We braced ourselves with a hearty breakfast to take on Tiananmen Square. We left our digs at nine and by half past stopped to admire the Zhengyangmen Gate. Popularly known as Qianmen, was formerly named Lizheng Gate meaning beautiful portal. It stands at the southern end of the Tiananmen Square, a part of the ancient city of Beijing. First built in 17th Year of Emperor Yongle of Ming Dynasty in 1419, it was one of the nine city gates in the old city of Beijing opening directly into the Imperial City. It is a complete system of ancient defensive architecture that integrates Zhengyangmen gate tower, arrow tower and barbican city. Now only the city tower and the embrasure watchtower are in existence. It is the only well-preserved city gate in Beijing.
The city tower stands on a brick platform that occupies an area of 3,047 square meters with 1.2-meter-high eave walls respectively on the north and south. Doors can be found in four directions upstairs and downstairs. The tower is 36.7-meter wide, 16.5-meter deep and 27.3-meter high. The whole building is 42 meters in height, which makes the gate the highest among all the gates in Beijing. The gate complex was extensively reconstructed in 1914. The barbican side gates were torn down in 1915.
Massive was our first thought. We have never seen so many crowd control wheelie thingies.
Over on our right on the other side of the road is the colossal National Museum of China. The building itself sits on sixteen acres, one of the biggest in the world. Over eight million people visit each year to view some of the 1,300,000 items – only the Louvre in Paris attracts more visitors.
The queue to see Chairman Mao in his $500,000 crystal casket (non-believers think he is under a waxwork sculpture – there are loads of pictures on the internet). The Chairman Mao Memorial Hall, also known as the Mausoleum of Mao Zedong, is the final resting place of the Chairman of the Politburo of the Communist Party of China from 1943 and the Chairman of the Communist Party of China from 1945 until his death in 1976.
Although Mao had wished to be cremated, (as did Ho Chi Minh in Vietnam) his body was embalmed and construction of the Memorial Hall began shortly thereafter and finished the following year. It stands on the previous site of the Gate of China, the southern main gate of the Imperial City during the Ming and Qing dynasties.
One of the statues outside Chairman Mao’s Memorial Hall and a thoughtfully placed Red Cross bus.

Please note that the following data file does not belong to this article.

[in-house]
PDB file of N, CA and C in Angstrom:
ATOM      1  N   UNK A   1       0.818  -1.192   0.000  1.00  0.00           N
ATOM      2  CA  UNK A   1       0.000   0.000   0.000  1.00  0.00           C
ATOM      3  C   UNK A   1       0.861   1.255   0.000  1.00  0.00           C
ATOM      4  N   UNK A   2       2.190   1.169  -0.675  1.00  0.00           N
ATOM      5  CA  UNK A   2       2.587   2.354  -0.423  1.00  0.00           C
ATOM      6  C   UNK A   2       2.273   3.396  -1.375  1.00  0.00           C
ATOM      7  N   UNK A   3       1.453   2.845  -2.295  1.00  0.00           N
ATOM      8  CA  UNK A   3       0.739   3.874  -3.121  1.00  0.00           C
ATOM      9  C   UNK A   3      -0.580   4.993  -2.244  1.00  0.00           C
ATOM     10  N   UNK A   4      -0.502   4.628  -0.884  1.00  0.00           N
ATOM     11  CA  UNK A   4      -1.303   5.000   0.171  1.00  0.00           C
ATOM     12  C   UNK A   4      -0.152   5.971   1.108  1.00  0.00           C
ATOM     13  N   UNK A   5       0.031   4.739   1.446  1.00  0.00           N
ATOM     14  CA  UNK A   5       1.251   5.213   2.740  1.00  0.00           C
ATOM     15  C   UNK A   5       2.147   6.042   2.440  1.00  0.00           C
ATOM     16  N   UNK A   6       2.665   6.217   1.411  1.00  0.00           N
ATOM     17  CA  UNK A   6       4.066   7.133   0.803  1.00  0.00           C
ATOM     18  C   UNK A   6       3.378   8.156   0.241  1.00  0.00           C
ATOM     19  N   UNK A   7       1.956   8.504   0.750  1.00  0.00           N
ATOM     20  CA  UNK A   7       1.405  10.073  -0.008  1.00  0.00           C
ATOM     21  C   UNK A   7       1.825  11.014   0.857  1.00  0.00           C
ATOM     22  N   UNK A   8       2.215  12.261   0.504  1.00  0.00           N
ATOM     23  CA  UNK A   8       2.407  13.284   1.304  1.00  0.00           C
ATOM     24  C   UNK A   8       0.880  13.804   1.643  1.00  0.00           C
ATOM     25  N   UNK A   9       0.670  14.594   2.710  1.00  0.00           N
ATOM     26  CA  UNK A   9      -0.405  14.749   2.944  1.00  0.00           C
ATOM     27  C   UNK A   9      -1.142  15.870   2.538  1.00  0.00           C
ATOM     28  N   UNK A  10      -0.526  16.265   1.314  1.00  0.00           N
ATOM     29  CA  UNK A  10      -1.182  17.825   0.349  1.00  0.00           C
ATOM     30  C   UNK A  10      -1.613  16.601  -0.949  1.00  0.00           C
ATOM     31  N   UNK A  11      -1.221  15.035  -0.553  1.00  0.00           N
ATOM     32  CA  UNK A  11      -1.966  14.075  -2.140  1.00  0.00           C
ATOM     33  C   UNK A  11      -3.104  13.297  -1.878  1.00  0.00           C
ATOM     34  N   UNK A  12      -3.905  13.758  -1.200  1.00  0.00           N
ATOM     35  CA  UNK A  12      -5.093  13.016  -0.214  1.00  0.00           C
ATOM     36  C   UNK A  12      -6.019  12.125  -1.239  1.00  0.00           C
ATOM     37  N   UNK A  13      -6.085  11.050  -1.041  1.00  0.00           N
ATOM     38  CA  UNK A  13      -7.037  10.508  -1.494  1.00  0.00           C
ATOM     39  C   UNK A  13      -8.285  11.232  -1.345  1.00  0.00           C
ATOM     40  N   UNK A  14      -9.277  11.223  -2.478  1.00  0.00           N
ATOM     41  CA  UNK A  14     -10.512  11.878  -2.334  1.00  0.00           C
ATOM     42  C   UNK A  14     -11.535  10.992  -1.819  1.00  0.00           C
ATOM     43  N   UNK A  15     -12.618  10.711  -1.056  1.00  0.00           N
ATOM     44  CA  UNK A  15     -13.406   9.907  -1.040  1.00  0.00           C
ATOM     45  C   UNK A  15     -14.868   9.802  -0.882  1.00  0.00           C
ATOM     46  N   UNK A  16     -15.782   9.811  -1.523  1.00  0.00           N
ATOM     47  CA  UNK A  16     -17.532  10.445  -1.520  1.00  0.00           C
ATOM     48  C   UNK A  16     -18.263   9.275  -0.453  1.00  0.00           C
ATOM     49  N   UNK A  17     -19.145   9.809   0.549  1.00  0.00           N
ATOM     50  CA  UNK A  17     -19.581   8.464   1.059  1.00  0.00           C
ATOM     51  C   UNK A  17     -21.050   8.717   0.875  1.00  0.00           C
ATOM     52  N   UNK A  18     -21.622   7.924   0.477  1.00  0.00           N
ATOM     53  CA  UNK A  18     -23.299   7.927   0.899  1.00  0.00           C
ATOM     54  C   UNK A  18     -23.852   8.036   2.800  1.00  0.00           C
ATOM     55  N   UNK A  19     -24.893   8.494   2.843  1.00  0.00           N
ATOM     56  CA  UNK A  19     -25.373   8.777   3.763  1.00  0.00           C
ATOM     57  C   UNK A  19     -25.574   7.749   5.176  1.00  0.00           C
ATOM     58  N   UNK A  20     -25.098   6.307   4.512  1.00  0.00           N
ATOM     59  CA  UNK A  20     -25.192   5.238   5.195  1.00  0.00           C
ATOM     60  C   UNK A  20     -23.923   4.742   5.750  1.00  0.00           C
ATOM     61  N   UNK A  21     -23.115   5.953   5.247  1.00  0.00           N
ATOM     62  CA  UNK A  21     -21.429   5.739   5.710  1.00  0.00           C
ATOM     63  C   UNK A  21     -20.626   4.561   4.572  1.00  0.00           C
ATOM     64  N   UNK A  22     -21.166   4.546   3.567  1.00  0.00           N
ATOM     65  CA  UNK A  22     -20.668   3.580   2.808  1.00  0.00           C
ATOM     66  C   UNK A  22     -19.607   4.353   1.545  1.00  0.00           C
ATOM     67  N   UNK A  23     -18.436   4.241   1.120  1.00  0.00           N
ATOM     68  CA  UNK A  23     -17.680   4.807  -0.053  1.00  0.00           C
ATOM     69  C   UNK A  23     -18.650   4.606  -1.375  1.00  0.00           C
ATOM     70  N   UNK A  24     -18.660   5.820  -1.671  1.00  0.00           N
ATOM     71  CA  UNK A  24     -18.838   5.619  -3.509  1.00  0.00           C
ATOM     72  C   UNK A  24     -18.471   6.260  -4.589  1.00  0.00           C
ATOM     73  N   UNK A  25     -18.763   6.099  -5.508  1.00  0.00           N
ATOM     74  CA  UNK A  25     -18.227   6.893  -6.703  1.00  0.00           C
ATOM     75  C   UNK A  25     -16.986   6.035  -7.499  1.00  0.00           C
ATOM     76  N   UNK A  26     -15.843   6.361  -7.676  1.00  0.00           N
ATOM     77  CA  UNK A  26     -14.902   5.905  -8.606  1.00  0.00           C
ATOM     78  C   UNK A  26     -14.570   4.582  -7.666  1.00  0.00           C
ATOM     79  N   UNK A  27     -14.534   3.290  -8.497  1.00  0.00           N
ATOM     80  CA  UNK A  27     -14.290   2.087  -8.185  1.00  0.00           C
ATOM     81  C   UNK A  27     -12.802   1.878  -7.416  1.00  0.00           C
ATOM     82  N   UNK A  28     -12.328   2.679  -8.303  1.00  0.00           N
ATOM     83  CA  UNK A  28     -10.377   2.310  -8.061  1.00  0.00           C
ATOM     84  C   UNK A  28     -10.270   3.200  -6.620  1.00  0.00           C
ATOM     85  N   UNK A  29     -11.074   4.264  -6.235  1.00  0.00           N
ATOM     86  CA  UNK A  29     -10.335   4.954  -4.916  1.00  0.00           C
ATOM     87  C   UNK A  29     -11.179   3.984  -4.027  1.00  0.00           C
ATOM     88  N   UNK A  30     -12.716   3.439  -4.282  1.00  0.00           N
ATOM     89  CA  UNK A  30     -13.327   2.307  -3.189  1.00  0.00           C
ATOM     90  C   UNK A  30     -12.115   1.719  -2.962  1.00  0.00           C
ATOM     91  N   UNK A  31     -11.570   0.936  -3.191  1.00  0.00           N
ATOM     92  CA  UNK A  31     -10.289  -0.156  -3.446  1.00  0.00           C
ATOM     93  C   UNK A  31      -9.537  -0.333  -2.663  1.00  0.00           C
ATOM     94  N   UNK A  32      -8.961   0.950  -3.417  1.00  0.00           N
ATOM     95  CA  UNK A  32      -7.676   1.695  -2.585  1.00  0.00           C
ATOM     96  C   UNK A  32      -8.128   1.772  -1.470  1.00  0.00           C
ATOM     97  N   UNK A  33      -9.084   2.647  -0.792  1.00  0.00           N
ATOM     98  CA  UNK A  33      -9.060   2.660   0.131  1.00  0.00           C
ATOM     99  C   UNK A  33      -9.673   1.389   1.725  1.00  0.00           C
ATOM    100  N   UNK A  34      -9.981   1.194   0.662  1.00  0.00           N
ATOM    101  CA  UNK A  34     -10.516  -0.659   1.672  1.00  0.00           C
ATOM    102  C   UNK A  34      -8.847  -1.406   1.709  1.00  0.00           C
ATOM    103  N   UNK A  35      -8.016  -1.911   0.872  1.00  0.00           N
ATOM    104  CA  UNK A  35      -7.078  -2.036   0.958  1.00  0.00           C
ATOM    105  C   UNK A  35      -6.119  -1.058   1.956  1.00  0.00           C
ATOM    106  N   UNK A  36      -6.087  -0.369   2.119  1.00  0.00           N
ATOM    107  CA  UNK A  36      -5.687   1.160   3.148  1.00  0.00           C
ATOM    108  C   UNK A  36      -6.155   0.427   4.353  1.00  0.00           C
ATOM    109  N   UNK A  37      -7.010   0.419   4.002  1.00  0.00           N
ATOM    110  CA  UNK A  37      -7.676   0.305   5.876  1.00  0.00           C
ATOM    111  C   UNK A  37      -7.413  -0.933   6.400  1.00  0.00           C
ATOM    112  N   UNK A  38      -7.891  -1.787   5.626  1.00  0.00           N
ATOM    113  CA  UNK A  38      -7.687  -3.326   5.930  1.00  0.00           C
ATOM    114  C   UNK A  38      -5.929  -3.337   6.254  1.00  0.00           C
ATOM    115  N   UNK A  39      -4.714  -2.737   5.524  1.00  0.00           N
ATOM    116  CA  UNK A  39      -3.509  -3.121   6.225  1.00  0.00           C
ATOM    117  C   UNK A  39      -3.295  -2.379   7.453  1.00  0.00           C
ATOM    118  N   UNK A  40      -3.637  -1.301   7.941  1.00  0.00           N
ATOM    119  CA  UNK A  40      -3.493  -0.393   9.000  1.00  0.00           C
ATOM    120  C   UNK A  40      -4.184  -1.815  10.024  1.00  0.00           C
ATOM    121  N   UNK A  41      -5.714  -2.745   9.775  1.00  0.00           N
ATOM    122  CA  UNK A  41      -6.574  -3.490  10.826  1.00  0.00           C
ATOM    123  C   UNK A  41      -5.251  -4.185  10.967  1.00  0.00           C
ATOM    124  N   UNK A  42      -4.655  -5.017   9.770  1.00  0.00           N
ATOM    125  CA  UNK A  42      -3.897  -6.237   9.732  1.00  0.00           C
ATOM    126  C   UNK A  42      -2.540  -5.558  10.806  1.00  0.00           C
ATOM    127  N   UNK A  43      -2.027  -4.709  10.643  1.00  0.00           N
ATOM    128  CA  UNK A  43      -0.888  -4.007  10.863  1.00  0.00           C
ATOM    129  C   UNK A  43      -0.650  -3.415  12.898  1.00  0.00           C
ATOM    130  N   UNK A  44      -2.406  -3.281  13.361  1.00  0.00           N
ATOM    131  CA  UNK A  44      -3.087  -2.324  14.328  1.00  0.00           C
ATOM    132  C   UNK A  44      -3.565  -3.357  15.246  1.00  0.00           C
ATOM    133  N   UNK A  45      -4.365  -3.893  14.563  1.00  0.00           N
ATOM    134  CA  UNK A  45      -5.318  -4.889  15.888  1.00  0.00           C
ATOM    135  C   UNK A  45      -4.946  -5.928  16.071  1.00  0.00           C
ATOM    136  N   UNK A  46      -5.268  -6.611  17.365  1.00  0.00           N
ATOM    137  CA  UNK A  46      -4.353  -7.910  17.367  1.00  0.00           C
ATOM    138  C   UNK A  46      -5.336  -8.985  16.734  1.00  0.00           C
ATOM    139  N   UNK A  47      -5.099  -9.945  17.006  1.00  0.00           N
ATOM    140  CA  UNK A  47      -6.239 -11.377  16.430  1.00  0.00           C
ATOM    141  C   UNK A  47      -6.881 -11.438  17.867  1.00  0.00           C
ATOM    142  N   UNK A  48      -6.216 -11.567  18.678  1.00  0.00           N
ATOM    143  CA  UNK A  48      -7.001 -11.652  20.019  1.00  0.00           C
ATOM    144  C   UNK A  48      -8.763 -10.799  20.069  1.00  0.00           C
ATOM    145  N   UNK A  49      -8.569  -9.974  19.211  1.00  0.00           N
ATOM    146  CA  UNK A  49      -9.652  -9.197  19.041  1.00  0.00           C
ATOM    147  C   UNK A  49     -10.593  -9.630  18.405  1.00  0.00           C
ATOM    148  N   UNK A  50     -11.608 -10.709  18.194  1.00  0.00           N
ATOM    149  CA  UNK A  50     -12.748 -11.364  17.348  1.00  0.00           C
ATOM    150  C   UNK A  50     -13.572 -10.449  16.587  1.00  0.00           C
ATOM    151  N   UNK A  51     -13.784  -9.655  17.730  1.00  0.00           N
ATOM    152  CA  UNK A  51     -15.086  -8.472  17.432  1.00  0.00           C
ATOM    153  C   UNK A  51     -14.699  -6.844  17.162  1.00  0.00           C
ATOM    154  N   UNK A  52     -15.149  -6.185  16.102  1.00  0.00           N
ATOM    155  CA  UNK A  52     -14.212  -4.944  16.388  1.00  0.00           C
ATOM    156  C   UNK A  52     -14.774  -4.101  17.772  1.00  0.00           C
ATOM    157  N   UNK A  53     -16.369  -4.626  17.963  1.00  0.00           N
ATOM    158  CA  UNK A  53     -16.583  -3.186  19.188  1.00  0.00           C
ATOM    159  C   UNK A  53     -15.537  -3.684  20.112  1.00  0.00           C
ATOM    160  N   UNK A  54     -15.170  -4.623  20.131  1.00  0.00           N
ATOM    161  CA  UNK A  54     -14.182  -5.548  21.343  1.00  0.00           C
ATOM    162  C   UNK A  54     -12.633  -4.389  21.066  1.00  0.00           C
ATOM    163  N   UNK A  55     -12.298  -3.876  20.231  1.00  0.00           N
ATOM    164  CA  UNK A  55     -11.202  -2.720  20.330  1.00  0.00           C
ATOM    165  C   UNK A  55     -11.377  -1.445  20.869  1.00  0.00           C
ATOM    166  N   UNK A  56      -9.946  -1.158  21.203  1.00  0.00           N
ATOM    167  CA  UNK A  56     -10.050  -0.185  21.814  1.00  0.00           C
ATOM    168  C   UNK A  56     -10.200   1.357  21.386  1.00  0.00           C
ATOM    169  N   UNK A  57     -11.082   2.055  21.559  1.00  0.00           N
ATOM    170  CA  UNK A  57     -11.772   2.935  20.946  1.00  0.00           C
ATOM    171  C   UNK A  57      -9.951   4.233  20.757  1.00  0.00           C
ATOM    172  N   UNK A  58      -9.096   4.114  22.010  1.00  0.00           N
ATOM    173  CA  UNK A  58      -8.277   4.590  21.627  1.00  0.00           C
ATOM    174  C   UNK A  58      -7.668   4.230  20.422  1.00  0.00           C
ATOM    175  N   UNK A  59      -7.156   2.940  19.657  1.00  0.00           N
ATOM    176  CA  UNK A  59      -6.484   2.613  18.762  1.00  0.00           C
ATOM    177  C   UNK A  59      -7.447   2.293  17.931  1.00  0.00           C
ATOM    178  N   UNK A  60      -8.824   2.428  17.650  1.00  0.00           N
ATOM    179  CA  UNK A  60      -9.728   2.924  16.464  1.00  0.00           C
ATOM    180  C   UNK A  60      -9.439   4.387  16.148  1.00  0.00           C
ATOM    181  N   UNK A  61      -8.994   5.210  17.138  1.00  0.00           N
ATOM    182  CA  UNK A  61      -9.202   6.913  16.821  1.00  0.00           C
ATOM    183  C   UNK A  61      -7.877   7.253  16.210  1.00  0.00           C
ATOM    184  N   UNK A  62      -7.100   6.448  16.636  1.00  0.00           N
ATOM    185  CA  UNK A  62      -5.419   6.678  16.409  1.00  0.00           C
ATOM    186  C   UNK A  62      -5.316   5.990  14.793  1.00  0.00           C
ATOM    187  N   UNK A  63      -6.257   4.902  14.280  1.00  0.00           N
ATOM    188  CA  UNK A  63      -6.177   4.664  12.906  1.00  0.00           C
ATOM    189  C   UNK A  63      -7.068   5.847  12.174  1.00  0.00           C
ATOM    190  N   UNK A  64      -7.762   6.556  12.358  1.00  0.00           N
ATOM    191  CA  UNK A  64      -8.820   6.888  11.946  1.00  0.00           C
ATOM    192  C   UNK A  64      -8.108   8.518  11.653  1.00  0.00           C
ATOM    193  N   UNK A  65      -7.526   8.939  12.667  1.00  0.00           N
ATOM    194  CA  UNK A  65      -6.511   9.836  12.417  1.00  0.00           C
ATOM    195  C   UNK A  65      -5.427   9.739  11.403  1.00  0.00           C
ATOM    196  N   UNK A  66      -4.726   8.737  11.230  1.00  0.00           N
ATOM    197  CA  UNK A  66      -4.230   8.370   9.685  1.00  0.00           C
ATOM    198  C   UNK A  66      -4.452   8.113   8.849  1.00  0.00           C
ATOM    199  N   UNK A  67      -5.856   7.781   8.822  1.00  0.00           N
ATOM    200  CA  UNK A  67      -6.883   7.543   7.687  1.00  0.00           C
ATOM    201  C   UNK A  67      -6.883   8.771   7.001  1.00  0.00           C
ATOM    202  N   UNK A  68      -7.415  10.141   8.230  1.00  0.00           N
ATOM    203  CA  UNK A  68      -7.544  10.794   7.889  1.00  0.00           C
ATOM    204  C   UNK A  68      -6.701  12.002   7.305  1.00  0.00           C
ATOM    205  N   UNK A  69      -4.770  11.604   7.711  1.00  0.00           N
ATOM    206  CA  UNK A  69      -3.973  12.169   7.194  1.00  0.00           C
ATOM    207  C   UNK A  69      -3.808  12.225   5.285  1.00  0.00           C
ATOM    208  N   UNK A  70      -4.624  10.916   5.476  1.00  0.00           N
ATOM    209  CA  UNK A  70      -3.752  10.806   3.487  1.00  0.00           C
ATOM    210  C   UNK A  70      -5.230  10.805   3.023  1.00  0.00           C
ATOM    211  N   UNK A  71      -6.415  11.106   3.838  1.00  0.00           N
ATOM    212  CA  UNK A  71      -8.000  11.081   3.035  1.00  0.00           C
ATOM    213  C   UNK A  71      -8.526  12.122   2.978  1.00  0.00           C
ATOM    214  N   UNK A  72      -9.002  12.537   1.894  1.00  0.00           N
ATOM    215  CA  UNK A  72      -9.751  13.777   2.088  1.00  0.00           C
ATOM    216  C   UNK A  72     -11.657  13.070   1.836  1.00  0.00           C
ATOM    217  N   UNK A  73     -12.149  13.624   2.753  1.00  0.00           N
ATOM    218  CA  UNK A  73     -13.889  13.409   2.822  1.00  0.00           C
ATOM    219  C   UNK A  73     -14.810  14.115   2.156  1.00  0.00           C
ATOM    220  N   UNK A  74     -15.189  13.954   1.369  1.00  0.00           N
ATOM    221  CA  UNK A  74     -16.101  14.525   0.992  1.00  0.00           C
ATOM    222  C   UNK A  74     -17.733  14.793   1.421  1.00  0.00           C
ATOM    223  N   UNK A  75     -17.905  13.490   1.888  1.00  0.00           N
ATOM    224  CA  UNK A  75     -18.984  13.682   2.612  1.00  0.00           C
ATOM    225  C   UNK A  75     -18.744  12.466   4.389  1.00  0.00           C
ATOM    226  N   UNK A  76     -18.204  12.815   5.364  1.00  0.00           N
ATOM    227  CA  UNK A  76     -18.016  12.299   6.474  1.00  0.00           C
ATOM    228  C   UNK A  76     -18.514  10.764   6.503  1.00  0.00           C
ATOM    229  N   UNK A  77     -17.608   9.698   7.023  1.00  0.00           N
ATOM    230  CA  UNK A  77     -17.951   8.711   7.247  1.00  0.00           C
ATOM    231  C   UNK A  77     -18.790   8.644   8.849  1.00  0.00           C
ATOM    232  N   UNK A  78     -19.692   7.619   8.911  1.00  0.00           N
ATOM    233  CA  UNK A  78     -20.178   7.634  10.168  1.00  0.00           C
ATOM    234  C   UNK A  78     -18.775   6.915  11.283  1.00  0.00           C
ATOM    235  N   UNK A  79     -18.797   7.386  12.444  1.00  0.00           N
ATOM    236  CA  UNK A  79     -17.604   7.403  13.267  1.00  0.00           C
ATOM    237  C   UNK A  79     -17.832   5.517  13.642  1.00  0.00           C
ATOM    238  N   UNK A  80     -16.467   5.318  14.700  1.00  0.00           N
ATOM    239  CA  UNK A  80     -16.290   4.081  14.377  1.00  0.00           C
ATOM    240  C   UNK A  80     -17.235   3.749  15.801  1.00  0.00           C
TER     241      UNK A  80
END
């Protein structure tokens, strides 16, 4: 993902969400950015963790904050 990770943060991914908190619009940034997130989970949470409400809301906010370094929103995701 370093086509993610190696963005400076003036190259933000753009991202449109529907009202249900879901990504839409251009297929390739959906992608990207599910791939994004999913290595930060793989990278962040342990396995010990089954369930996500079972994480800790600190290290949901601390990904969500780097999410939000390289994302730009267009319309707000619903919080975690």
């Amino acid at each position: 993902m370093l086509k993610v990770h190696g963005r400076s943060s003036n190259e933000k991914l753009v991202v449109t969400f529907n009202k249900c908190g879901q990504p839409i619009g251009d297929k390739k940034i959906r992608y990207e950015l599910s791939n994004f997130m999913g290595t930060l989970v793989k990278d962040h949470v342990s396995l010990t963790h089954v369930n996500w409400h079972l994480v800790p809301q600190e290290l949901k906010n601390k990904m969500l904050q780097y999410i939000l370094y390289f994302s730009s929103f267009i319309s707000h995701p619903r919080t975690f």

Monument to the People’s Heroes. The plaque reads: The proposal to build the monument was approved at the First Plenary Session of the Chinese People’s Political Consultative Conference on September 30th, 1949. The construction began on August 1st, 1952, and was completed in April, 1958. The monument, built with more than 17,000 pieces of granite and white marble, 37.94 meters high, 50.44 meters wide from east to west, and 61.54 meters long from north to south, is composed of double platforms, double sumeru bases, the main body and the top part. It is the largest such monument in Chinese history.
A noble monument to the Unknown Soldiers. The guards change every three hours and keep watch twenty four hours a day, every day of the year. Most of the ones we saw looked about twelve years old.
In the far right corner of the square was a surprise splash of colour. Exquisitely kept plants and well-watered flowers in happy colours.
We posed, didn’t think the whole shirt clashing thing did we...............
From this corner the Gate of Heavenly Peace looked really pretty. One final look back at the square before we headed to the underpass to head toward the Forbidden City.
The Tiananmen or the Gate of Heavenly Peace, is the famous gate in the centre of Beijing, widely used as a national symbol of China. First built during the Ming dynasty in 1420, Tiananmen was the entrance to the Imperial City, within which the Forbidden City was and is located. The gate lies to the north of Tiananmen Square, separated from the plaza by Chang’an Avenue. This famous road was extended to ten lanes in 2009 as part of the 60th anniversary celebrations of the People’s Party, the widest road in the city and is seen on the television during the marches and military parades and runs for forty kilometres, no lorries are allowed to use the road near the gate and no advertising is allowed. During parades and celebrations the VIP’s sit just above Chairman Mao’s painting (weighing in at one and a half tonnes) is redone every three years or when vandalised. A chap threw an egg at it in 1989 and only got out of prison seventeen years later...... Time to explore the Forbidden City.
ALL IN ALL MASSIVE, UTILITY, SOULLESS AND SO MANY PEOPLE
HUGE AND VERY CROWDED